The Fed should not be directing capital to the housing sector; it should let free capital markets allocate credit based on fundamentals. The Bernanke Fed has shown a basic mistrust of markets, parroting the liberal political class. Indeed, the goal of the Fed’s new macroprudential policy is to use its monetary and regulatory powers to oversee the entire financial system.

Such intervention will upset the spontaneous market order by undermining the rule of law, introducing institutional uncertainty, and politicizing investment decisions. The Fed will gain more discretionary authority and move further from a rules-based monetary regime. The free-market adjustment process (with its information processing price and incentive system, and its “creative destruction”) will be thwarted in favor of central bankers and their professional staffs, none of whom foresaw the financial crisis.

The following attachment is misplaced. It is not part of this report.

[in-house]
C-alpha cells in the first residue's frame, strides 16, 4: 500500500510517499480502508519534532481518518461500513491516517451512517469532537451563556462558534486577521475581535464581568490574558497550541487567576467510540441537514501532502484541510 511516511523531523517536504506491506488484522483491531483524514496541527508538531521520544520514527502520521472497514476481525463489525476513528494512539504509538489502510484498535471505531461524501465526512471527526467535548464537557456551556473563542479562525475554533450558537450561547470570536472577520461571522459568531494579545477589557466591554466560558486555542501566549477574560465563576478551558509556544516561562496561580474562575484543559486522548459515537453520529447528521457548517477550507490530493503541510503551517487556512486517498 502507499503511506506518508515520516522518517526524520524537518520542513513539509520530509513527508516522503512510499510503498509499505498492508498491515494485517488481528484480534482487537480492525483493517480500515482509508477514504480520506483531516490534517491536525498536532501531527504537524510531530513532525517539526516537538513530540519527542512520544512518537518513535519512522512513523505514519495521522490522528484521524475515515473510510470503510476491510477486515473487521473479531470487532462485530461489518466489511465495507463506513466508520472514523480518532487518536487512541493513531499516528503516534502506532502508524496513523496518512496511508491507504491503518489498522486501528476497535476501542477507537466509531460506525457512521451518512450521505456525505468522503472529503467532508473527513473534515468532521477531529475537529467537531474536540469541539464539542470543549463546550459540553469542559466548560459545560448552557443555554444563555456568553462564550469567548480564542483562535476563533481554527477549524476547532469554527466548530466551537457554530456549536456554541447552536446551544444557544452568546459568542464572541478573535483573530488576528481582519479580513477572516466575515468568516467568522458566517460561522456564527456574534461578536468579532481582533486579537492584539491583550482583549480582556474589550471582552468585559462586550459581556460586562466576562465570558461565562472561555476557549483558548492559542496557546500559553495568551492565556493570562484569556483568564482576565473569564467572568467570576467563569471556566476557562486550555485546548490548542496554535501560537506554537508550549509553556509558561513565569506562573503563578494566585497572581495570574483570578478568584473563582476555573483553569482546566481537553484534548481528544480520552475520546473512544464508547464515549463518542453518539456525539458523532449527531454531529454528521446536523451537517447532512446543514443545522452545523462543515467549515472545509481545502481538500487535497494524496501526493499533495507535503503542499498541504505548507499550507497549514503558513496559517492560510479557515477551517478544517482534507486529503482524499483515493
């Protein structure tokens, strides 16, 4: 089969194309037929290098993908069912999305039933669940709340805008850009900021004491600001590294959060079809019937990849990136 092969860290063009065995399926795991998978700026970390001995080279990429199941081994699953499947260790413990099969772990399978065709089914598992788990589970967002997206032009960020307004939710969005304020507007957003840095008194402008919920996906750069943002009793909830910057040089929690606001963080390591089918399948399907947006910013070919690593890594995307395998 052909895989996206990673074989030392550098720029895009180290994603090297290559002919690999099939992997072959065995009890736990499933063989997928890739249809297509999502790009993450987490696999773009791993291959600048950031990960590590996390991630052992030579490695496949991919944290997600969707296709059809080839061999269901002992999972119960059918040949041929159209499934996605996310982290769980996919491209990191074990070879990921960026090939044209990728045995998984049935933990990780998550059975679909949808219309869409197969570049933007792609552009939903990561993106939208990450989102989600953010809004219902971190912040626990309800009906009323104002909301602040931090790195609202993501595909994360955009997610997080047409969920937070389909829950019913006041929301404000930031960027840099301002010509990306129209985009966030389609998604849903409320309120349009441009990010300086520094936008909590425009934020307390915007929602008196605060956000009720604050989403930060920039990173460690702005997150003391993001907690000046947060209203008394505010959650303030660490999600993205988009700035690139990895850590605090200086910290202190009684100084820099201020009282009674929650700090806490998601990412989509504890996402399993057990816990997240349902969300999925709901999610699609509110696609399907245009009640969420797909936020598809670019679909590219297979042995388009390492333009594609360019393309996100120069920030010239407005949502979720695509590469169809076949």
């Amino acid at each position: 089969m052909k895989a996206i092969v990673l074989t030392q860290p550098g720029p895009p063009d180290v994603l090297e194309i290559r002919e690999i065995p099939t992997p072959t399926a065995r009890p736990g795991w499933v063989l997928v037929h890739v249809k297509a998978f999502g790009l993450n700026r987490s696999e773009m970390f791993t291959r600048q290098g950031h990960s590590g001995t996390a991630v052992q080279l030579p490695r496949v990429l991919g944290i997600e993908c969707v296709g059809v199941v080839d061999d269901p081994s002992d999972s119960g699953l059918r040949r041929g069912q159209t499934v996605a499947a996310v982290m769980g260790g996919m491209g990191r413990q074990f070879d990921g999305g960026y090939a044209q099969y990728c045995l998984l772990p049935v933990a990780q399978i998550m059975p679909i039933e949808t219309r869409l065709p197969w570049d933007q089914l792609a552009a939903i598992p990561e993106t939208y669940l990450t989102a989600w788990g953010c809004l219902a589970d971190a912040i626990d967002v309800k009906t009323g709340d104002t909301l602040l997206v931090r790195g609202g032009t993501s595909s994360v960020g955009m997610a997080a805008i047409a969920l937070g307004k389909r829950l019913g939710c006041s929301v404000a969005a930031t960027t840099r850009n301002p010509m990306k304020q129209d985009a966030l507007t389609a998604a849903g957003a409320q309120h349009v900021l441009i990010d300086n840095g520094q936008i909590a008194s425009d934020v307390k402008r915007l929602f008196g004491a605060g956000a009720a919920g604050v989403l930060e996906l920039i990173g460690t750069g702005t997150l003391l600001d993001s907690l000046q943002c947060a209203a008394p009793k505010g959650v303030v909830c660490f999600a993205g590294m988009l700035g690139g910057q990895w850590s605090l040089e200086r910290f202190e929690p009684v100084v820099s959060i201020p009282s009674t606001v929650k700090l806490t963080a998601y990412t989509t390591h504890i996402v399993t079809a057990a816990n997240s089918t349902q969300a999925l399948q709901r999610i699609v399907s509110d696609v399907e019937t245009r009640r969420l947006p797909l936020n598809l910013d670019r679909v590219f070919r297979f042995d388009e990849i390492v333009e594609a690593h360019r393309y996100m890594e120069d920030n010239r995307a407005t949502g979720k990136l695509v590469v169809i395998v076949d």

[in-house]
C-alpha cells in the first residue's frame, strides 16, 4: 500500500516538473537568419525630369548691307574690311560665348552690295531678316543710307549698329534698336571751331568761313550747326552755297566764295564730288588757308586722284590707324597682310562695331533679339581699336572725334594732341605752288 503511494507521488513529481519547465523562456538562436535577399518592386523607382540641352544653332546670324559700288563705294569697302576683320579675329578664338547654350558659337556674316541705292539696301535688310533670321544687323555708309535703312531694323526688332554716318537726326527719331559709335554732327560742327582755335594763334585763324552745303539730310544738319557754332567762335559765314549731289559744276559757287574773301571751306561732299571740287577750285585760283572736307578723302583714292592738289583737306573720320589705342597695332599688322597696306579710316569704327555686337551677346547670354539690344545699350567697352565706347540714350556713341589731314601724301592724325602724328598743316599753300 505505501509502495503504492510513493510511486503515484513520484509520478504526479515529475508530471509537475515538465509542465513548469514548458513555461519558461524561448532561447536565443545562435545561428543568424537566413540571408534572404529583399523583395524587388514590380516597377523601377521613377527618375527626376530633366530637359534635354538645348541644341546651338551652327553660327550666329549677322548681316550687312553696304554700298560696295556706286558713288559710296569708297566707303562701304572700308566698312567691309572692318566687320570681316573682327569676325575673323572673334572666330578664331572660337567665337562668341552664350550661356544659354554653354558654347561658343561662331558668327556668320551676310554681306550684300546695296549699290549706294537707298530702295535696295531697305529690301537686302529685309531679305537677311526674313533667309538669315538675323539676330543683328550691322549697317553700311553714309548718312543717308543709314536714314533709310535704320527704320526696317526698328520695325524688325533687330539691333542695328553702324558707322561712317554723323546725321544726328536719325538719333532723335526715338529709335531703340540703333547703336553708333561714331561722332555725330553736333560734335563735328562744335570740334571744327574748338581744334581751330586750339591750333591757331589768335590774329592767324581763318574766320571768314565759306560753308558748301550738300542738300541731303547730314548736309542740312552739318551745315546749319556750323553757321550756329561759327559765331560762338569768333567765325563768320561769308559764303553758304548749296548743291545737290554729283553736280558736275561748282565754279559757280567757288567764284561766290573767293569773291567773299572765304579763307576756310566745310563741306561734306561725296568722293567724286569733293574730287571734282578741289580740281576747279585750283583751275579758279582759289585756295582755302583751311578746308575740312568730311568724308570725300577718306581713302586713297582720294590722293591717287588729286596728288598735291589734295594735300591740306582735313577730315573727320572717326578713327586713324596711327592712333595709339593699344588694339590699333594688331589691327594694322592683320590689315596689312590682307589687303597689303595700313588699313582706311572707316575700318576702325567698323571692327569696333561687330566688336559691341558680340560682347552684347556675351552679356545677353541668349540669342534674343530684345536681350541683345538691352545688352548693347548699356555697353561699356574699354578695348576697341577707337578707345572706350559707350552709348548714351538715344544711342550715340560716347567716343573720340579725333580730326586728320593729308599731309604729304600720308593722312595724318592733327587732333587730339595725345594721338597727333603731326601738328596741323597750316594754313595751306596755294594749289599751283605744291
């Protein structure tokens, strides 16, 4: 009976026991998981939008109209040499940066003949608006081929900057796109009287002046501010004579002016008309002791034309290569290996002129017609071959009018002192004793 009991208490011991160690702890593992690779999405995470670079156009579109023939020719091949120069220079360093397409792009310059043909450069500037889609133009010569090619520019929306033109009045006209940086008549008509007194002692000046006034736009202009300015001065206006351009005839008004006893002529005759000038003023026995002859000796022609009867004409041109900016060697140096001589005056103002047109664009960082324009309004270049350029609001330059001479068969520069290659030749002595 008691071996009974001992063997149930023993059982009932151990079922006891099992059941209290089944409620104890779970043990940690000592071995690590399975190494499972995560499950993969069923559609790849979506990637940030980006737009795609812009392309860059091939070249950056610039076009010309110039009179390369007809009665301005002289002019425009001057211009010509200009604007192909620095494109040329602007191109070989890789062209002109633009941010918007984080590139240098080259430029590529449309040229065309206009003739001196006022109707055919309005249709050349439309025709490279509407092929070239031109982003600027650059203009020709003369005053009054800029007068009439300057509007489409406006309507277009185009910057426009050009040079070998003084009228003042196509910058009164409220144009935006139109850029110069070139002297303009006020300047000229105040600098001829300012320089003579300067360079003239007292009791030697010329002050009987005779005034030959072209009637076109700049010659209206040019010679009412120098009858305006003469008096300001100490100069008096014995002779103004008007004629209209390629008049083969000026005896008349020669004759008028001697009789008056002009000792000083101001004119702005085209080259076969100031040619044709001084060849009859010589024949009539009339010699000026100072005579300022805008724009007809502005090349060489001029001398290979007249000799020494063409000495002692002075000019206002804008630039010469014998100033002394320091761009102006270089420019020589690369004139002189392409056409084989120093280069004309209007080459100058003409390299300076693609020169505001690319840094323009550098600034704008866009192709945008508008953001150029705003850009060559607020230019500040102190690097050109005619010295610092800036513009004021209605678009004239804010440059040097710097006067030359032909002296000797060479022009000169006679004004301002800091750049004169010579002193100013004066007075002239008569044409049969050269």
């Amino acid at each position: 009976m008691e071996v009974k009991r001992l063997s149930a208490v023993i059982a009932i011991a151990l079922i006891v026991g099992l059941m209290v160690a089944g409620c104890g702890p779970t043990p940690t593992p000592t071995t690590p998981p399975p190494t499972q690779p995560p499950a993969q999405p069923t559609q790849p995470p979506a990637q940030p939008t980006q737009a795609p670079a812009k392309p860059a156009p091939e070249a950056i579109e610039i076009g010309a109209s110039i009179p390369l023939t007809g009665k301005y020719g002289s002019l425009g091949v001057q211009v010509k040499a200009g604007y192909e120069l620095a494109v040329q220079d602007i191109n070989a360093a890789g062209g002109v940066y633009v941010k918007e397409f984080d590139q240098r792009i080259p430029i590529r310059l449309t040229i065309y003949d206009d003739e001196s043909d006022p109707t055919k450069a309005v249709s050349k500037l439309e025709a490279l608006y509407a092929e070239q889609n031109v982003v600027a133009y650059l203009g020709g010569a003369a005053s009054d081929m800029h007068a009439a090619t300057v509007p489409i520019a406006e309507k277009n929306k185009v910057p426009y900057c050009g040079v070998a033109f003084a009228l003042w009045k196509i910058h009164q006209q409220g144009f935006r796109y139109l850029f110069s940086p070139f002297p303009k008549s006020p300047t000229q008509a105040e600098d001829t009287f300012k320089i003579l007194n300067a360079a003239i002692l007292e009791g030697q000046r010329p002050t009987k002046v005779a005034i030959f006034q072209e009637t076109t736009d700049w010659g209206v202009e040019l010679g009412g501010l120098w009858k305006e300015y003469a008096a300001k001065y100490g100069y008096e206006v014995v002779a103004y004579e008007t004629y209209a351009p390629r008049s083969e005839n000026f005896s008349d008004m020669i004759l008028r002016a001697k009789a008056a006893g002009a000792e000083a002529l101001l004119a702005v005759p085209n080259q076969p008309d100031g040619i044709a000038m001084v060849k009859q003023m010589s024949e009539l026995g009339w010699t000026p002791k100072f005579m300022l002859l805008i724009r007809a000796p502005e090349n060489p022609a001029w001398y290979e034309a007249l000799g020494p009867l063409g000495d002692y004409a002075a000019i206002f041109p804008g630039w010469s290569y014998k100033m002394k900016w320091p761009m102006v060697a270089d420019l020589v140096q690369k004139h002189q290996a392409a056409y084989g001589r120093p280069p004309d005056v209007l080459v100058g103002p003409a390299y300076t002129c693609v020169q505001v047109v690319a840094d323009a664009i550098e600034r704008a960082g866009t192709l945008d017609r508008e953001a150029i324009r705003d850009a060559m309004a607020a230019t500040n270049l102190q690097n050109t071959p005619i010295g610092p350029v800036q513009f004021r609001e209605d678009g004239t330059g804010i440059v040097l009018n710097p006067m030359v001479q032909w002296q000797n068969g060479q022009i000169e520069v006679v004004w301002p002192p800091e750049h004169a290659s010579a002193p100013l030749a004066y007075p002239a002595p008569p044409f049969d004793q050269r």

The …read more

Source: OP-EDS

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Counting the High Cost of Obama's Libya, Syria Debacles

September 17, 2013 in Economics

By Gene Healy

Gene Healy

There’s an unhealthy dose of ’80s nostalgia in the media reaction to the emerging Vladimir Putin-brokered settlement of the Syrian chemical weapons attack crisis.

The punditocracy seems transfixed on Cold-War era concerns like, “Have the Russians made our president look weak?” But there’s a more important takeaway from last week’s events.

The “Obama Doctrine” — or at least that part of the president’s muddled foreign policy philosophy that favors humanitarian “wars of choice” — is finished. “Tomahawk humanitarianism” has had its day. The Libyan precedent won’t be repeated — and it’s a good thing, too.